The Financial Conduct Authority (FCA) has committed to become more innovative, adaptive and proactive.
The City regulator set out its challenges and prioritises in its business plan for 2021/22, the first annual plan since Nikhil Rathi (pictured) joined as chief executive in October 2020.
Speaking at the FCA’s ‘Our Role and Business Plan’ webinar, he said that the FCA intends to be more innovative with technology, more assertive with its powers and more adaptive with its approach.
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“To prepare for inevitable future disruption, the FCA must continue to become a forward-looking, proactive regulator,” Rathi said.
“One that is tough, assertive, confident, decisive, agile. One that acts, acts fast – and where we can’t act, engages enthusiastically with those who can.
“To get there involves making progress on three fronts. First, continuing to be more innovative – taking advantage of data and technology to increase our ability to act decisively.
“Second, continuing to be more assertive – testing the limits of our powers and supporting others to bring their powers to bear.
“Third, continuing to be more adaptive – constantly learning and always adjusting our approach as consumer choices, markets, services and products evolve. And underpinning it all will be a regime of accountability and culture of transparency.”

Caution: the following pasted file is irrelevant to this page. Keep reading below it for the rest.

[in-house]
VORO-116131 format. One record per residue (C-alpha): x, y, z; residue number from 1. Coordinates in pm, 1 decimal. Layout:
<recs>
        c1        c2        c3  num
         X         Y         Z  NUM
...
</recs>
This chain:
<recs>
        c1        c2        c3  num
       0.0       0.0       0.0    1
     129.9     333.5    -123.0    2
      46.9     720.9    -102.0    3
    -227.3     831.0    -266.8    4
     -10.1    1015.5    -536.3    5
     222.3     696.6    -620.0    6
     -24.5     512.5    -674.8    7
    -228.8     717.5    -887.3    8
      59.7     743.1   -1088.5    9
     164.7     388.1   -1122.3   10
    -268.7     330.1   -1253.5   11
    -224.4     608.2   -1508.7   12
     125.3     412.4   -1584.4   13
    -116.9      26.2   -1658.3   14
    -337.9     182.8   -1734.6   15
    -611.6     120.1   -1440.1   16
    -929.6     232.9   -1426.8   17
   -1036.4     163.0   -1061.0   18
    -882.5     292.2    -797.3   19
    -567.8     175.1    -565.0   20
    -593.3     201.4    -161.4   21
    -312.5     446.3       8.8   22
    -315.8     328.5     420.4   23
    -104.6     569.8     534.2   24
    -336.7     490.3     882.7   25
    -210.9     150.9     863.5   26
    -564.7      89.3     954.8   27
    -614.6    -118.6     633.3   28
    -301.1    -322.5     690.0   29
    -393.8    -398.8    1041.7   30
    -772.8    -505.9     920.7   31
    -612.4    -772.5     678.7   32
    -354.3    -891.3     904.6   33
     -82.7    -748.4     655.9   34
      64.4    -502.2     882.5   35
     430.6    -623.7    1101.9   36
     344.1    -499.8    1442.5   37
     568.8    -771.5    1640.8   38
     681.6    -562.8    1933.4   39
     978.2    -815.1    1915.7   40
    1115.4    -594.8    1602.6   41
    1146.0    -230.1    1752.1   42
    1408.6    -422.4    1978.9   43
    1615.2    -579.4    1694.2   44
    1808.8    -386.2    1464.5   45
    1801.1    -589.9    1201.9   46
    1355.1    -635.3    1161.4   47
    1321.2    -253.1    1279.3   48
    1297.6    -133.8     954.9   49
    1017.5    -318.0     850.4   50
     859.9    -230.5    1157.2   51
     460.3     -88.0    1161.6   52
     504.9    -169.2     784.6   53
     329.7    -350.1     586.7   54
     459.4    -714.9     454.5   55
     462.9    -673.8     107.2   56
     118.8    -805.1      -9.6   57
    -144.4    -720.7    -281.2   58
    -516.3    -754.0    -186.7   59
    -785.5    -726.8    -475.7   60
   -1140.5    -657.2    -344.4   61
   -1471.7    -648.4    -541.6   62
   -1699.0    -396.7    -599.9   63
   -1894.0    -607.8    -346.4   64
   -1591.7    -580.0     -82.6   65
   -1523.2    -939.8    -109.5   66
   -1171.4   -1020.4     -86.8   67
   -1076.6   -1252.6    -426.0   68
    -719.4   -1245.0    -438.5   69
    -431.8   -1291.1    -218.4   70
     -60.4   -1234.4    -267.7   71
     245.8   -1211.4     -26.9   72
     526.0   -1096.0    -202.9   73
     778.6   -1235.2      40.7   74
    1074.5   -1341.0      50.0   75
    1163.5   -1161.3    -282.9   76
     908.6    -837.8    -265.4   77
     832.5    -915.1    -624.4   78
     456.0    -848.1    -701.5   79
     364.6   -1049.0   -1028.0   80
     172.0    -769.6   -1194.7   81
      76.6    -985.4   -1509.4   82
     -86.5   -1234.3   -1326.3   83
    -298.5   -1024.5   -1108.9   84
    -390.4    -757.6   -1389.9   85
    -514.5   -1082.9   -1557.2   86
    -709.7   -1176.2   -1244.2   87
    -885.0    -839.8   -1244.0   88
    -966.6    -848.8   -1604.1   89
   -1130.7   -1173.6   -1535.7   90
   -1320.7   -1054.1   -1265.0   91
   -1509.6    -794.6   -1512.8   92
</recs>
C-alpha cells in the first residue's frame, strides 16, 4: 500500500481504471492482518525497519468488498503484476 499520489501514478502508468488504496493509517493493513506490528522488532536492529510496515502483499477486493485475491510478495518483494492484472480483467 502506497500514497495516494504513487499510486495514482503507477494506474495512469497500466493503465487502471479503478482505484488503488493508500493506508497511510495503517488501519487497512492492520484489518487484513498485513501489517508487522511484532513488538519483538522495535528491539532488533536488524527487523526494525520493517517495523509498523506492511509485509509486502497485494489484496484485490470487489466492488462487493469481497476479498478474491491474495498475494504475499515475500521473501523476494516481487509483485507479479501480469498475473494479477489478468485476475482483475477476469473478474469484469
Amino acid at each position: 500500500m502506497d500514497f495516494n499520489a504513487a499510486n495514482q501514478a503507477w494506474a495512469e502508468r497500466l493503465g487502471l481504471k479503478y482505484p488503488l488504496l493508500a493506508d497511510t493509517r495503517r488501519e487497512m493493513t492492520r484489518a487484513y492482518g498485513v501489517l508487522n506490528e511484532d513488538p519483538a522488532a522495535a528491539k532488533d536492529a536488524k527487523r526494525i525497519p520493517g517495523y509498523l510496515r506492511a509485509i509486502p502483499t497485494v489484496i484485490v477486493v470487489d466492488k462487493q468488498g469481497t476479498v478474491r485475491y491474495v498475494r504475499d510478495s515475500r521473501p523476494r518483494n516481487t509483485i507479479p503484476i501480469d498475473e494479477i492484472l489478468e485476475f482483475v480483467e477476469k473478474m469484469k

Rathi said that while it has to prioritise its resources, the FCA has to use its insights so that suspect activity on cases that fall out of its regulatory remit can be stopped and punished by its partner agencies.
He said that he plans to reinvigorate cooperation between the FCA, the Financial Ombudsman Service and the Financial Services Compensation Scheme through a consumer investments coordination group. He added that he hears the calls for even more consistency in approach and greater clarity for consumers.
“With our role more critical than ever, our remit bigger than ever, and scrutiny of our performance closer than ever, the FCA needs to get on the front foot,” Rathi said in the speech.
“To become more proactive, we must become even more innovative to fully capitalise on data and technology; even more assertive to ensure consumer protection and market integrity; and even more adaptive to meet the challenges we know about and prepare for those that will come.
“There is a solid foundation to build on and notable successes that we must consistently replicate across our work. From the way we are using data, to the forceful action we’ve taken on fraud and money laundering, to our suite of new executive directors, we are already striding forward.
“There is a lot of work to do. And I am confident that we now have the right strategy, the right people and the right ambition to do it.”